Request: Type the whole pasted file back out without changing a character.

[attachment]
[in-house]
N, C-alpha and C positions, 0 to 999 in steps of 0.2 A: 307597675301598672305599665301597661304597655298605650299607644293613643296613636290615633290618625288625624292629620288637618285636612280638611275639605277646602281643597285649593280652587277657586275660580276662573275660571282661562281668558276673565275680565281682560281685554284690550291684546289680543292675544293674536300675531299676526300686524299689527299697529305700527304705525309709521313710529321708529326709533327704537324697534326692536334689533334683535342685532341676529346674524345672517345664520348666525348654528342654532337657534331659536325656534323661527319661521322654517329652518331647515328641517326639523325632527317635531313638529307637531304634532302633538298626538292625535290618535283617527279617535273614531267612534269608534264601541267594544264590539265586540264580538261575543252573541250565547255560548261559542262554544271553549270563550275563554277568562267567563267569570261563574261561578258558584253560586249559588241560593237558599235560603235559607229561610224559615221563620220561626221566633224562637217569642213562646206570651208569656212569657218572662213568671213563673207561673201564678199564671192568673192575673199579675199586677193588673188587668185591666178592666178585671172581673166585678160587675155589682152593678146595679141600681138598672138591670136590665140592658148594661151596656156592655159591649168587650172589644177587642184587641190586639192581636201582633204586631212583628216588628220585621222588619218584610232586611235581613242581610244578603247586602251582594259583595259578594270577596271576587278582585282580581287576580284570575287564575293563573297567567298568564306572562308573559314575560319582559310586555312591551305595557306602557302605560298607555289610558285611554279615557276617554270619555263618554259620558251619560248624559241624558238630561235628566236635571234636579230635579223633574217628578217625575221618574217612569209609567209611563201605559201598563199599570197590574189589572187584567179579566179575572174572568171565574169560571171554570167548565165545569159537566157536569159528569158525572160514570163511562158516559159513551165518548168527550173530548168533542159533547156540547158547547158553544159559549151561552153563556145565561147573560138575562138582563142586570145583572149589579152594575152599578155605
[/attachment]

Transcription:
[in-house]
N, C-alpha and C positions, 0 to 999 in steps of 0.2 A: 307597675301598672305599665301597661304597655298605650299607644293613643296613636290615633290618625288625624292629620288637618285636612280638611275639605277646602281643597285649593280652587277657586275660580276662573275660571282661562281668558276673565275680565281682560281685554284690550291684546289680543292675544293674536300675531299676526300686524299689527299697529305700527304705525309709521313710529321708529326709533327704537324697534326692536334689533334683535342685532341676529346674524345672517345664520348666525348654528342654532337657534331659536325656534323661527319661521322654517329652518331647515328641517326639523325632527317635531313638529307637531304634532302633538298626538292625535290618535283617527279617535273614531267612534269608534264601541267594544264590539265586540264580538261575543252573541250565547255560548261559542262554544271553549270563550275563554277568562267567563267569570261563574261561578258558584253560586249559588241560593237558599235560603235559607229561610224559615221563620220561626221566633224562637217569642213562646206570651208569656212569657218572662213568671213563673207561673201564678199564671192568673192575673199579675199586677193588673188587668185591666178592666178585671172581673166585678160587675155589682152593678146595679141600681138598672138591670136590665140592658148594661151596656156592655159591649168587650172589644177587642184587641190586639192581636201582633204586631212583628216588628220585621222588619218584610232586611235581613242581610244578603247586602251582594259583595259578594270577596271576587278582585282580581287576580284570575287564575293563573297567567298568564306572562308573559314575560319582559310586555312591551305595557306602557302605560298607555289610558285611554279615557276617554270619555263618554259620558251619560248624559241624558238630561235628566236635571234636579230635579223633574217628578217625575221618574217612569209609567209611563201605559201598563199599570197590574189589572187584567179579566179575572174572568171565574169560571171554570167548565165545569159537566157536569159528569158525572160514570163511562158516559159513551165518548168527550173530548168533542159533547156540547158547547158553544159559549151561552153563556145565561147573560138575562138582563142586570145583572149589579152594575152599578155605